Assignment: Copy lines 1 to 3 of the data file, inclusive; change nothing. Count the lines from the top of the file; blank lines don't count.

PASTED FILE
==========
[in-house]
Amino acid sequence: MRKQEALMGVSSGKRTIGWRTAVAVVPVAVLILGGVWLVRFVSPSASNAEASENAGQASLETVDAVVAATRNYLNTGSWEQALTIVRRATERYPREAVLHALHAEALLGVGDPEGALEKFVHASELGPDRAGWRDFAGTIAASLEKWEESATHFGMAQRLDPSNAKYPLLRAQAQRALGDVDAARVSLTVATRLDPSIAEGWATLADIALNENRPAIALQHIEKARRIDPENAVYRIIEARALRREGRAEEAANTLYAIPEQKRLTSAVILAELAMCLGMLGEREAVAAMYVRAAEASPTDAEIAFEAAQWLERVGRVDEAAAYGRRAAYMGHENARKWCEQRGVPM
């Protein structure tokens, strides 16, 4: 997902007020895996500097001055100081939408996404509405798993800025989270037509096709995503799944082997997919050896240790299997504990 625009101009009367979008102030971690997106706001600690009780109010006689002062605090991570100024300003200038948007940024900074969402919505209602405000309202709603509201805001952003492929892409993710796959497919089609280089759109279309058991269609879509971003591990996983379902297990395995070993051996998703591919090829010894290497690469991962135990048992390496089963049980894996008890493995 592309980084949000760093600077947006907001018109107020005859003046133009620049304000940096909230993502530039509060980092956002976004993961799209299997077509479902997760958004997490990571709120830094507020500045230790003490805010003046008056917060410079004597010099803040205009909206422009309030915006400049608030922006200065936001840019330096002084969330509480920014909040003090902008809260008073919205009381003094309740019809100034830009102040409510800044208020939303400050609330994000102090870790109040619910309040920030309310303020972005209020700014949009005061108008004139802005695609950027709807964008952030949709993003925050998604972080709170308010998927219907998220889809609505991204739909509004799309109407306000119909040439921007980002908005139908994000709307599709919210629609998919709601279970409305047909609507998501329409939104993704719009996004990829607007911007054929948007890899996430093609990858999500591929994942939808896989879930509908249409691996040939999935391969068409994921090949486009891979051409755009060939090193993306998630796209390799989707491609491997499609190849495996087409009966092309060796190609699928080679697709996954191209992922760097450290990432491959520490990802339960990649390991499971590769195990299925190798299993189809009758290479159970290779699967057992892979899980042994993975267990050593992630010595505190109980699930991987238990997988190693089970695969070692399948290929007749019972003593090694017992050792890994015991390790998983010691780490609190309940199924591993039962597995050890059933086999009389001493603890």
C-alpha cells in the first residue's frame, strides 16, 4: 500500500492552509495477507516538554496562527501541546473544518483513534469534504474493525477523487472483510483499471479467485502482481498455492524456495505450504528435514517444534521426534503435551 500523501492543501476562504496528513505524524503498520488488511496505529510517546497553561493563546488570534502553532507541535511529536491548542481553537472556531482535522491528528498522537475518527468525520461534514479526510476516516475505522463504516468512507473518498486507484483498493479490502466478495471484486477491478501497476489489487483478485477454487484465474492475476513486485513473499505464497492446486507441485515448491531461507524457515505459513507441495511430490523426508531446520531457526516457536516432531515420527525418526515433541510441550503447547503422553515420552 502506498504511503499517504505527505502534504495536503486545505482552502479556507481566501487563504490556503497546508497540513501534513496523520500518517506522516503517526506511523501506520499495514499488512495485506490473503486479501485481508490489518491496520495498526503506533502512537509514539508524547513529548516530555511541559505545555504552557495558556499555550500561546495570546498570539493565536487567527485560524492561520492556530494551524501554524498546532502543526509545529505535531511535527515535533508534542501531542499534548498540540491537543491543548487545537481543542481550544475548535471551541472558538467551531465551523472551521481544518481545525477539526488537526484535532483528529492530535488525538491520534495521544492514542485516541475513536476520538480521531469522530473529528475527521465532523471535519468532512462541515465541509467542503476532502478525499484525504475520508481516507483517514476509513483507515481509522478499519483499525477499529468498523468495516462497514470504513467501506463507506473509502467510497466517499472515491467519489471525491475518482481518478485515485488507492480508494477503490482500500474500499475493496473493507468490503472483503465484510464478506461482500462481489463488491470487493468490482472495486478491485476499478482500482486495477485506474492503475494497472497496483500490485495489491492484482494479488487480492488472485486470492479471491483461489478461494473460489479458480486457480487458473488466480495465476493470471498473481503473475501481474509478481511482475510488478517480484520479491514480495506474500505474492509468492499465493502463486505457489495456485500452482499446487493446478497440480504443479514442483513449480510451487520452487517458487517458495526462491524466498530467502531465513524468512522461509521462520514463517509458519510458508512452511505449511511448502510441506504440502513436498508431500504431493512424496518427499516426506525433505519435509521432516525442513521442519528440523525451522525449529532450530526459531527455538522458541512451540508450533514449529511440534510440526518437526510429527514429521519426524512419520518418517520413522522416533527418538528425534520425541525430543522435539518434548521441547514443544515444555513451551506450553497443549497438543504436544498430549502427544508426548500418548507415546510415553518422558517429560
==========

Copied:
[in-house]
Amino acid sequence: MRKQEALMGVSSGKRTIGWRTAVAVVPVAVLILGGVWLVRFVSPSASNAEASENAGQASLETVDAVVAATRNYLNTGSWEQALTIVRRATERYPREAVLHALHAEALLGVGDPEGALEKFVHASELGPDRAGWRDFAGTIAASLEKWEESATHFGMAQRLDPSNAKYPLLRAQAQRALGDVDAARVSLTVATRLDPSIAEGWATLADIALNENRPAIALQHIEKARRIDPENAVYRIIEARALRREGRAEEAANTLYAIPEQKRLTSAVILAELAMCLGMLGEREAVAAMYVRAAEASPTDAEIAFEAAQWLERVGRVDEAAAYGRRAAYMGHENARKWCEQRGVPM
């Protein structure tokens, strides 16, 4: 997902007020895996500097001055100081939408996404509405798993800025989270037509096709995503799944082997997919050896240790299997504990 625009101009009367979008102030971690997106706001600690009780109010006689002062605090991570100024300003200038948007940024900074969402919505209602405000309202709603509201805001952003492929892409993710796959497919089609280089759109279309058991269609879509971003591990996983379902297990395995070993051996998703591919090829010894290497690469991962135990048992390496089963049980894996008890493995 592309980084949000760093600077947006907001018109107020005859003046133009620049304000940096909230993502530039509060980092956002976004993961799209299997077509479902997760958004997490990571709120830094507020500045230790003490805010003046008056917060410079004597010099803040205009909206422009309030915006400049608030922006200065936001840019330096002084969330509480920014909040003090902008809260008073919205009381003094309740019809100034830009102040409510800044208020939303400050609330994000102090870790109040619910309040920030309310303020972005209020700014949009005061108008004139802005695609950027709807964008952030949709993003925050998604972080709170308010998927219907998220889809609505991204739909509004799309109407306000119909040439921007980002908005139908994000709307599709919210629609998919709601279970409305047909609507998501329409939104993704719009996004990829607007911007054929948007890899996430093609990858999500591929994942939808896989879930509908249409691996040939999935391969068409994921090949486009891979051409755009060939090193993306998630796209390799989707491609491997499609190849495996087409009966092309060796190609699928080679697709996954191209992922760097450290990432491959520490990802339960990649390991499971590769195990299925190798299993189809009758290479159970290779699967057992892979899980042994993975267990050593992630010595505190109980699930991987238990997988190693089970695969070692399948290929007749019972003593090694017992050792890994015991390790998983010691780490609190309940199924591993039962597995050890059933086999009389001493603890």